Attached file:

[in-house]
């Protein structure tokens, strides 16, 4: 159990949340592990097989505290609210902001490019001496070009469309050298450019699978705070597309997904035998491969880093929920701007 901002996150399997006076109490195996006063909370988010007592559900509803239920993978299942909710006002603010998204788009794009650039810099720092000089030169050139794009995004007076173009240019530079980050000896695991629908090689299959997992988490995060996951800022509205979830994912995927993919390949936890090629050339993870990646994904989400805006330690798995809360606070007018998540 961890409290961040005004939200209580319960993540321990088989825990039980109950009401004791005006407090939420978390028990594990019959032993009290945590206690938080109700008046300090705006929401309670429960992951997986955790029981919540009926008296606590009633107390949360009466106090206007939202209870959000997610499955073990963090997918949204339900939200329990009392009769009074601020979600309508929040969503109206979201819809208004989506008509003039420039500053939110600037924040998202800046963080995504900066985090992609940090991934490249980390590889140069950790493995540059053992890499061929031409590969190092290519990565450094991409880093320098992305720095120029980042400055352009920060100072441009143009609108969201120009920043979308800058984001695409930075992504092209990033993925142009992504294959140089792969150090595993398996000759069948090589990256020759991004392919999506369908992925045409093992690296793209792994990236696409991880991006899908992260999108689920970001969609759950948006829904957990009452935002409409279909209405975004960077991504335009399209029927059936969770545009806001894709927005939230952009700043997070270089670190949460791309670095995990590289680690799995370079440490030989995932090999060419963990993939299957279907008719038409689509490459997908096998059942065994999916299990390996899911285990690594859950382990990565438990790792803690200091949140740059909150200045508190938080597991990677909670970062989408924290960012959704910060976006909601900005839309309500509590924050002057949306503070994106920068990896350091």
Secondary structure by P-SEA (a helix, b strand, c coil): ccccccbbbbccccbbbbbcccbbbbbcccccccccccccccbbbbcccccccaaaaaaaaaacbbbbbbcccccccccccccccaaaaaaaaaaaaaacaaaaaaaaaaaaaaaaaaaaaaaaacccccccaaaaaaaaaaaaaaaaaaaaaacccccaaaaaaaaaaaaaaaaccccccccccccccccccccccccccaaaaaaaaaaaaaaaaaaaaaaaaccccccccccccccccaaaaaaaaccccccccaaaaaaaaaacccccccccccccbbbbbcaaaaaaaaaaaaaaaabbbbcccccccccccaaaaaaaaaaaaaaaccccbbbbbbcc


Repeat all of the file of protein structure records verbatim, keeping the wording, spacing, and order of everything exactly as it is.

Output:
[in-house]
């Protein structure tokens, strides 16, 4: 159990949340592990097989505290609210902001490019001496070009469309050298450019699978705070597309997904035998491969880093929920701007 901002996150399997006076109490195996006063909370988010007592559900509803239920993978299942909710006002603010998204788009794009650039810099720092000089030169050139794009995004007076173009240019530079980050000896695991629908090689299959997992988490995060996951800022509205979830994912995927993919390949936890090629050339993870990646994904989400805006330690798995809360606070007018998540 961890409290961040005004939200209580319960993540321990088989825990039980109950009401004791005006407090939420978390028990594990019959032993009290945590206690938080109700008046300090705006929401309670429960992951997986955790029981919540009926008296606590009633107390949360009466106090206007939202209870959000997610499955073990963090997918949204339900939200329990009392009769009074601020979600309508929040969503109206979201819809208004989506008509003039420039500053939110600037924040998202800046963080995504900066985090992609940090991934490249980390590889140069950790493995540059053992890499061929031409590969190092290519990565450094991409880093320098992305720095120029980042400055352009920060100072441009143009609108969201120009920043979308800058984001695409930075992504092209990033993925142009992504294959140089792969150090595993398996000759069948090589990256020759991004392919999506369908992925045409093992690296793209792994990236696409991880991006899908992260999108689920970001969609759950948006829904957990009452935002409409279909209405975004960077991504335009399209029927059936969770545009806001894709927005939230952009700043997070270089670190949460791309670095995990590289680690799995370079440490030989995932090999060419963990993939299957279907008719038409689509490459997908096998059942065994999916299990390996899911285990690594859950382990990565438990790792803690200091949140740059909150200045508190938080597991990677909670970062989408924290960012959704910060976006909601900005839309309500509590924050002057949306503070994106920068990896350091």
Secondary structure by P-SEA (a helix, b strand, c coil): ccccccbbbbccccbbbbbcccbbbbbcccccccccccccccbbbbcccccccaaaaaaaaaacbbbbbbcccccccccccccccaaaaaaaaaaaaaacaaaaaaaaaaaaaaaaaaaaaaaaacccccccaaaaaaaaaaaaaaaaaaaaaacccccaaaaaaaaaaaaaaaaccccccccccccccccccccccccccaaaaaaaaaaaaaaaaaaaaaaaaccccccccccccccccaaaaaaaaccccccccaaaaaaaaaacccccccccccccbbbbbcaaaaaaaaaaaaaaaabbbbcccccccccccaaaaaaaaaaaaaaaccccbbbbbbcc